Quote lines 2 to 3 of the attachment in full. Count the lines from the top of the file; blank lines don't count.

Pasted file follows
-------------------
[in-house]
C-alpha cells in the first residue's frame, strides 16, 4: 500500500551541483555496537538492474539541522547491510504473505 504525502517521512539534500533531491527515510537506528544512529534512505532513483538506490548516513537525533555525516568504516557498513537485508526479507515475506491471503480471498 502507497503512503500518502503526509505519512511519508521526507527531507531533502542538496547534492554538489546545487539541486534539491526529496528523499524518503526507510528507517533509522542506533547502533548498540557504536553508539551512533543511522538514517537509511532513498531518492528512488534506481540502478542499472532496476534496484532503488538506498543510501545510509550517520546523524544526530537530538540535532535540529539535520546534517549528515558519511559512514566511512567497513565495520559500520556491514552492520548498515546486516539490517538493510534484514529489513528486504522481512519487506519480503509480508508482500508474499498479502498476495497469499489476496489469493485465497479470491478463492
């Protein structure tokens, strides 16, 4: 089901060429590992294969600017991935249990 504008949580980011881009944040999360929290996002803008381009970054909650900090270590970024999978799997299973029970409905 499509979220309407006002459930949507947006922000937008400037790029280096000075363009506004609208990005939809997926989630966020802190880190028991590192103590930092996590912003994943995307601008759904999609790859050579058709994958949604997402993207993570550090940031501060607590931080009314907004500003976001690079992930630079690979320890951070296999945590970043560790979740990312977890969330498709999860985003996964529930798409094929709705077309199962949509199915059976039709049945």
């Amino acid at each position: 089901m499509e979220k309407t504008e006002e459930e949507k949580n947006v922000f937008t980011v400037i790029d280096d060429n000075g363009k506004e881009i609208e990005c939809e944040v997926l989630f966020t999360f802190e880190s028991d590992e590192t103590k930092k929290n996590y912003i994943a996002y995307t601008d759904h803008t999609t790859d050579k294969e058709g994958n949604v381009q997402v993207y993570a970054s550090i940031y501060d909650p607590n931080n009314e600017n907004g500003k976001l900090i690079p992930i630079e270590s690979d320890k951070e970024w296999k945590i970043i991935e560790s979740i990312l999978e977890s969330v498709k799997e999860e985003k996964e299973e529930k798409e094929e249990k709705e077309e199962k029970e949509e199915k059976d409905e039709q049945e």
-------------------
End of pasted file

C-alpha cells in the first residue's frame, strides 16, 4: 500500500551541483555496537538492474539541522547491510504473505 504525502517521512539534500533531491527515510537506528544512529534512505532513483538506490548516513537525533555525516568504516557498513537485508526479507515475506491471503480471498 502507497503512503500518502503526509505519512511519508521526507527531507531533502542538496547534492554538489546545487539541486534539491526529496528523499524518503526507510528507517533509522542506533547502533548498540557504536553508539551512533543511522538514517537509511532513498531518492528512488534506481540502478542499472532496476534496484532503488538506498543510501545510509550517520546523524544526530537530538540535532535540529539535520546534517549528515558519511559512514566511512567497513565495520559500520556491514552492520548498515546486516539490517538493510534484514529489513528486504522481512519487506519480503509480508508482500508474499498479502498476495497469499489476496489469493485465497479470491478463492
């Protein structure tokens, strides 16, 4: 089901060429590992294969600017991935249990 504008949580980011881009944040999360929290996002803008381009970054909650900090270590970024999978799997299973029970409905 499509979220309407006002459930949507947006922000937008400037790029280096000075363009506004609208990005939809997926989630966020802190880190028991590192103590930092996590912003994943995307601008759904999609790859050579058709994958949604997402993207993570550090940031501060607590931080009314907004500003976001690079992930630079690979320890951070296999945590970043560790979740990312977890969330498709999860985003996964529930798409094929709705077309199962949509199915059976039709049945």